From tomorrow, the Netherlands’ national deposit return system for the recycling of beverage containers will accept aluminium and steel cans in a bid to further stimulate a circular economy, TOMRA reports.
Since July 2022, the system has accepted small plastic bottles in an expansion of its original compatibility with large plastic bottles. Even so, BrightVibes has estimated that 150 million beverage cans leak into the Dutch environment every year, with the pollution rates of aluminium cans said to have raised by 27% in 2020.
As such, the deposit return system, operated by Statiegeld Nederland, is expanding its capabilities to include all metal beverage containers of up to three litres in capacity from 1st April 2023. Consumers can pay an additional deposit of €0.15 when purchasing an eligible drink and will receive it as a refund when they return the packaging to a reverse vending machine at a collection point.
Staffed petrol stations and supermarkets that are larger than 200 square meters are considered mandatory collection points, while cinemas, sports clubs, and other locations can register as voluntary collection points with Statiegeld Nederland. Reverse vending machines are thought to be an easy, efficient, and cost-effective method of collecting containers.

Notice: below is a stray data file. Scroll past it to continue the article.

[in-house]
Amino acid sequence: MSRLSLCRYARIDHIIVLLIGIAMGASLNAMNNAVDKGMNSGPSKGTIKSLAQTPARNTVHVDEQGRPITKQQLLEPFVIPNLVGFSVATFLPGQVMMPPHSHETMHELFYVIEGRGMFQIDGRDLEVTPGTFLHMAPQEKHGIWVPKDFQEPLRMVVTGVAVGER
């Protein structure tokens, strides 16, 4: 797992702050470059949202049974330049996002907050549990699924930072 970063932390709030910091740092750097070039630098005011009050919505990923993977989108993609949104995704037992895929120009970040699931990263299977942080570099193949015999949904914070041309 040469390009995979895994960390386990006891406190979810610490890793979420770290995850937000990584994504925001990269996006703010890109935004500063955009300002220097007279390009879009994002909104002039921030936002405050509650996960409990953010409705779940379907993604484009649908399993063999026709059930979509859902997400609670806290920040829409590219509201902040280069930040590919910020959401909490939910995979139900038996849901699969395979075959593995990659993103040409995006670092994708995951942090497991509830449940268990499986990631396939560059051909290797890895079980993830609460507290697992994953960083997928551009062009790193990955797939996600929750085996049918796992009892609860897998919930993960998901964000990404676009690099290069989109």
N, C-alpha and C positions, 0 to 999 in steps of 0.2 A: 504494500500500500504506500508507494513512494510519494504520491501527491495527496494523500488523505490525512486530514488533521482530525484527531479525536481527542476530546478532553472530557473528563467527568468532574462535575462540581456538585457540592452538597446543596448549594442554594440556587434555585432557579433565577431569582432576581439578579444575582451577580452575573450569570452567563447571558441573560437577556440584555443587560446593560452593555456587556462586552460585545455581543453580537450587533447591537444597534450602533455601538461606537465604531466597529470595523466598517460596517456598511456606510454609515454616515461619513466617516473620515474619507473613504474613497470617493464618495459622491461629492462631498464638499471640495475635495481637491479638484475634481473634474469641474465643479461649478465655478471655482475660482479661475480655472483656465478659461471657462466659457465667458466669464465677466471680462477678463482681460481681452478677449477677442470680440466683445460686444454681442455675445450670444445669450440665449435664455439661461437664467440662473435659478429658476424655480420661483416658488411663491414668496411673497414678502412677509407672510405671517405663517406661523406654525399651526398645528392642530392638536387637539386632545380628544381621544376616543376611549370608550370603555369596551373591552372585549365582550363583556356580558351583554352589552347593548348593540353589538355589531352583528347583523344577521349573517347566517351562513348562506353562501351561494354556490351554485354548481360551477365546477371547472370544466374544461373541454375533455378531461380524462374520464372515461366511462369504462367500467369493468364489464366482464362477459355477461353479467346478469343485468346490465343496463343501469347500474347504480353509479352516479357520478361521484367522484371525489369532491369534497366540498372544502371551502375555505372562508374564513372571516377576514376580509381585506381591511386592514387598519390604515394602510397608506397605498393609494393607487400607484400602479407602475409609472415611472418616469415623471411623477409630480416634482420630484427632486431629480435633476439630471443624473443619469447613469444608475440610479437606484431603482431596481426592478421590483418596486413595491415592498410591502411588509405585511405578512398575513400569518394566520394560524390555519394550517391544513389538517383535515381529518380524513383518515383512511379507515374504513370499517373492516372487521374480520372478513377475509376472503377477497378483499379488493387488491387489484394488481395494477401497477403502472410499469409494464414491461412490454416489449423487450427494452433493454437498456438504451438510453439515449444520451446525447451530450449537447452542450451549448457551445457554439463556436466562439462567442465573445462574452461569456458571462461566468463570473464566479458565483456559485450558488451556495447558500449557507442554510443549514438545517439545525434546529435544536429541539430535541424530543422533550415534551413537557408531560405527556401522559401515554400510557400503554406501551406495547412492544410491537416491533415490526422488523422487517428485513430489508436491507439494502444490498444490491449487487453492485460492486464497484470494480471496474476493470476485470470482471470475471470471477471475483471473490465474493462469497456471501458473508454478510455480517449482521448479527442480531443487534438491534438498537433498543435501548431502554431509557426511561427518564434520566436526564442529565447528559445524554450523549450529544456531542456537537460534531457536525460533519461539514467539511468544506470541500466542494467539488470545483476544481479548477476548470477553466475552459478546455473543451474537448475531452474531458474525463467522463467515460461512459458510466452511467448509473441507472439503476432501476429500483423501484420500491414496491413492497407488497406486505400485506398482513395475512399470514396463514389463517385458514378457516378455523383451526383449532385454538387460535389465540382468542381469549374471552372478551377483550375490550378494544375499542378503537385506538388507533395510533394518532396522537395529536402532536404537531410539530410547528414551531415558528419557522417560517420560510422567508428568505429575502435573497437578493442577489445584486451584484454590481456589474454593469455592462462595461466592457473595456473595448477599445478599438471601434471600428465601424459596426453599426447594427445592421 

“The expansion of the Netherlands’ deposit return system to aluminium cans means a new type of material will enter the loop and be able to be returned to the circular economy using appropriate recycling processes,” explains Rene Hissink, senior VP Western and Southern Europe at TOMRA Collection. “As a result, the Dutch circular economy as a whole will see a boost.”
With the Dutch soft drinks, water, and beer markets thought to sell over 600 million large plastic bottles, 900 million small plastic bottles, and approximately 2.5 billion cans every year, Statiegeld Nederland aims to take back 90% of deposit-eligible products to clean up the country’s packaging pollution.
According to TOMRA, a similar national deposit return scheme in Slovakia apparently received 820 million returned containers in its first year of operation, exceeding its expected return rate at over 70%.
It also cites functional reverse vending machines as the third most popular consideration amongst European consumers when disposing of empty beverage packaging, with efficiency, environmental benefits, and financial incentives listed as driving factors behind their recycling habits.
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